The costs of caring for stroke patients in a GP-led community hospital: an application of programme budgeting and marginal analysis

L. Henderson, Anthony Scott

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There has been little evaluation of the role of community hospitals in the provision of integrated health care services in a primary care-led health system. The aim of this study was to model the probable changes in the use of NHS resources from the introduction of integrated stroke care in a general practitioner-led community hospital. A programme budgeting and marginal analysis (PBMA) exercise was conducted combining practice data for the 'before' period and data from the literature to model the 'after' period. Data were collected from all patients discharged with a primary diagnosis of stroke 1994-96 in Nairn and Ardersier Total Fundholding pilot site, Highland Health Board, Scotland. Under several assumptions, a policy of early discharge of patients to the community hospital, and/or avoiding admission at the acute trust and admitting patients to the community hospital directly (except emergencies), is likely to result in a reduction of the total annual costs of treating stroke patients, from pound 183 000 per annum to, at most, pound 74 000. The analysis of routine discharge data since integrated stroke care was set up has shown that progress has been made in shifting the treatment of patients from the acute trust to the community hospital. The care of stroke patients in a GP-led community hospital is likely to reduce the use of scarce health service resources. Current evidence suggests that health outcomes are unchanged due to early discharge, but further research is required to ensure that patients' health status and quality of life are maintained before such a policy is widely adopted.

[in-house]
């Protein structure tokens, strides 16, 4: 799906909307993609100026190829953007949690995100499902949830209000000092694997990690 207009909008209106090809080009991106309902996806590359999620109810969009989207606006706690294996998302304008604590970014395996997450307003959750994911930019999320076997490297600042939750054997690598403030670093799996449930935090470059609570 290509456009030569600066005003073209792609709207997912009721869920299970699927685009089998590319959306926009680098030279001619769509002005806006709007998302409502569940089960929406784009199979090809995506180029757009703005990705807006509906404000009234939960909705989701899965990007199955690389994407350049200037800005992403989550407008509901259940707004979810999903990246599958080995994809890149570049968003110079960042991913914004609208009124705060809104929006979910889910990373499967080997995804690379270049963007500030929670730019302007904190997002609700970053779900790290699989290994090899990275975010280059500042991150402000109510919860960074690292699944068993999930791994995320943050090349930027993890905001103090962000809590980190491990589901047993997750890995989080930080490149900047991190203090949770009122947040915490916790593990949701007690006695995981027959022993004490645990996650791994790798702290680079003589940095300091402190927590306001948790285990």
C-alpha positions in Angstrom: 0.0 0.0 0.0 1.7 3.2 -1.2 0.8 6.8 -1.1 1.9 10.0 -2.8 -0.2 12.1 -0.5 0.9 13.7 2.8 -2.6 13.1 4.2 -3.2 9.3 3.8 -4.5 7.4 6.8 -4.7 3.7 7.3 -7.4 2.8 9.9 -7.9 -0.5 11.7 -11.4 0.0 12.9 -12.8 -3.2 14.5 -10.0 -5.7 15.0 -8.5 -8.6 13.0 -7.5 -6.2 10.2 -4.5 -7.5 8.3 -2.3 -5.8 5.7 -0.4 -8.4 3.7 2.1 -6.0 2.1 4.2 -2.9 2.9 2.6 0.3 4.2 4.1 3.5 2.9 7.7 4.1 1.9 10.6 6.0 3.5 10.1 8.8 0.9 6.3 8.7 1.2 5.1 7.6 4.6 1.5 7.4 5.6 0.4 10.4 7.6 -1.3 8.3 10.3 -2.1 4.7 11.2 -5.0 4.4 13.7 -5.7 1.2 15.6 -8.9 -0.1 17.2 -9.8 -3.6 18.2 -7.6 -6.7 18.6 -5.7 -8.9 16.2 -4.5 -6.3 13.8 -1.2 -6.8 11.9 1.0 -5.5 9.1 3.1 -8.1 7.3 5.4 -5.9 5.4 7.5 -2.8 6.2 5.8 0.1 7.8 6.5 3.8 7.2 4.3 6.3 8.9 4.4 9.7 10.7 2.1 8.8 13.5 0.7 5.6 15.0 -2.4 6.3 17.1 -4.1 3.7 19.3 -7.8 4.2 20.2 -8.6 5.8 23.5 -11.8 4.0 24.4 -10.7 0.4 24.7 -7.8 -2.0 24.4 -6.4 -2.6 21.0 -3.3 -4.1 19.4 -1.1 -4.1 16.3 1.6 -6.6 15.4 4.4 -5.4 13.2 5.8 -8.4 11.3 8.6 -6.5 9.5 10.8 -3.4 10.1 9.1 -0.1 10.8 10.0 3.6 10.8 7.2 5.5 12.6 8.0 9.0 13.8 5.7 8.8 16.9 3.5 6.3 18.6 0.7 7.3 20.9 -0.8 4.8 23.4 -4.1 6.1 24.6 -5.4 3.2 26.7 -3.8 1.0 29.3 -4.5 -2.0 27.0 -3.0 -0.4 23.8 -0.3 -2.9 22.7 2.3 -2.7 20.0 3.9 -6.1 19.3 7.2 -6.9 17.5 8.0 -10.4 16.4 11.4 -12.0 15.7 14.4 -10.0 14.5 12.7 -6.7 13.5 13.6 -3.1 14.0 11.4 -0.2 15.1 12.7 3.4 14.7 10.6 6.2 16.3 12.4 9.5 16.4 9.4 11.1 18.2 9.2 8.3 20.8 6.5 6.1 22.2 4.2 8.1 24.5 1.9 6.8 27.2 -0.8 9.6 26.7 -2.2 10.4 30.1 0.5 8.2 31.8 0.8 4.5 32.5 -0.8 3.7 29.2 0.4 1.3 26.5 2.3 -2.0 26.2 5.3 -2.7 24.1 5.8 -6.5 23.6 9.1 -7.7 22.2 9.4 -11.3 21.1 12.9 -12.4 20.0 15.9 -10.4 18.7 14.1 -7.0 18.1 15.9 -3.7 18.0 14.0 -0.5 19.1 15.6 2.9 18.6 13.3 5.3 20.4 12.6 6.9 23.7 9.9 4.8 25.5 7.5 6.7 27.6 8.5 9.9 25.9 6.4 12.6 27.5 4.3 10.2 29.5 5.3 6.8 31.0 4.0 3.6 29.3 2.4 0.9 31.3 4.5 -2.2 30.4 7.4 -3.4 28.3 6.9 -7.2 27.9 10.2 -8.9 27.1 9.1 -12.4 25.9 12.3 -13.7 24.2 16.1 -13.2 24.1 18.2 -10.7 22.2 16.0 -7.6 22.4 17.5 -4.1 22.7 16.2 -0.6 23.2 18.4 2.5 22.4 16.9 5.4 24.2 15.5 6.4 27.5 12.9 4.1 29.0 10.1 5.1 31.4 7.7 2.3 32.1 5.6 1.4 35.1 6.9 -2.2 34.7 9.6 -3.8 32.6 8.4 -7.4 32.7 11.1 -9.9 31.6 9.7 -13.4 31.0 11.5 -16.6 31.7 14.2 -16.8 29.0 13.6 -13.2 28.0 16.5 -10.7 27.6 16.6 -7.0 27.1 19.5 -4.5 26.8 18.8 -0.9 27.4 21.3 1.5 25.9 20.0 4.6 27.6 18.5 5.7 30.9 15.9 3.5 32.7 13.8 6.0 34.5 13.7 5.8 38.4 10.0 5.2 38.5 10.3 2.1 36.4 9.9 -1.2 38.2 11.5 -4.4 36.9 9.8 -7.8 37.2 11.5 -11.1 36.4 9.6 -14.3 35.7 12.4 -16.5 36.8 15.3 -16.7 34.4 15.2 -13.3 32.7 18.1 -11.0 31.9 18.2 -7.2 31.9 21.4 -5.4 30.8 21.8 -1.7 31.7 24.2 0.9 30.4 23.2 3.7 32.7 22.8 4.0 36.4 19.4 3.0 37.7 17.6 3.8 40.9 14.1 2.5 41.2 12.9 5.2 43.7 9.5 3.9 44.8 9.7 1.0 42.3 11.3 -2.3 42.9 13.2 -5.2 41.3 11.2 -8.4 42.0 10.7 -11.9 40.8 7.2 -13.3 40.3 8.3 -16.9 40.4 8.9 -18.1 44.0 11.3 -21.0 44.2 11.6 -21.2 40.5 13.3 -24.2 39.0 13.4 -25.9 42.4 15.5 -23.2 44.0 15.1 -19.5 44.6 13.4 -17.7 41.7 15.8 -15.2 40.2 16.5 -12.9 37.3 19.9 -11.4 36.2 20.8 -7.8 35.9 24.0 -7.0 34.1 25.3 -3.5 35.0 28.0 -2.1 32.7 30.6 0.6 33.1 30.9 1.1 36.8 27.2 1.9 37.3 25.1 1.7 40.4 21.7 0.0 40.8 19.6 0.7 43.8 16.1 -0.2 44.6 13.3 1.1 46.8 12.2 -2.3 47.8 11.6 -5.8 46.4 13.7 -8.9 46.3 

Original languageEnglish
Pages (from-to)244-255
Number of pages11
JournalHealth & Social Care in the Community
Publication statusPublished - 2001


  • community hospitals
  • costs
  • economic evaluation
  • stroke
  • HOME

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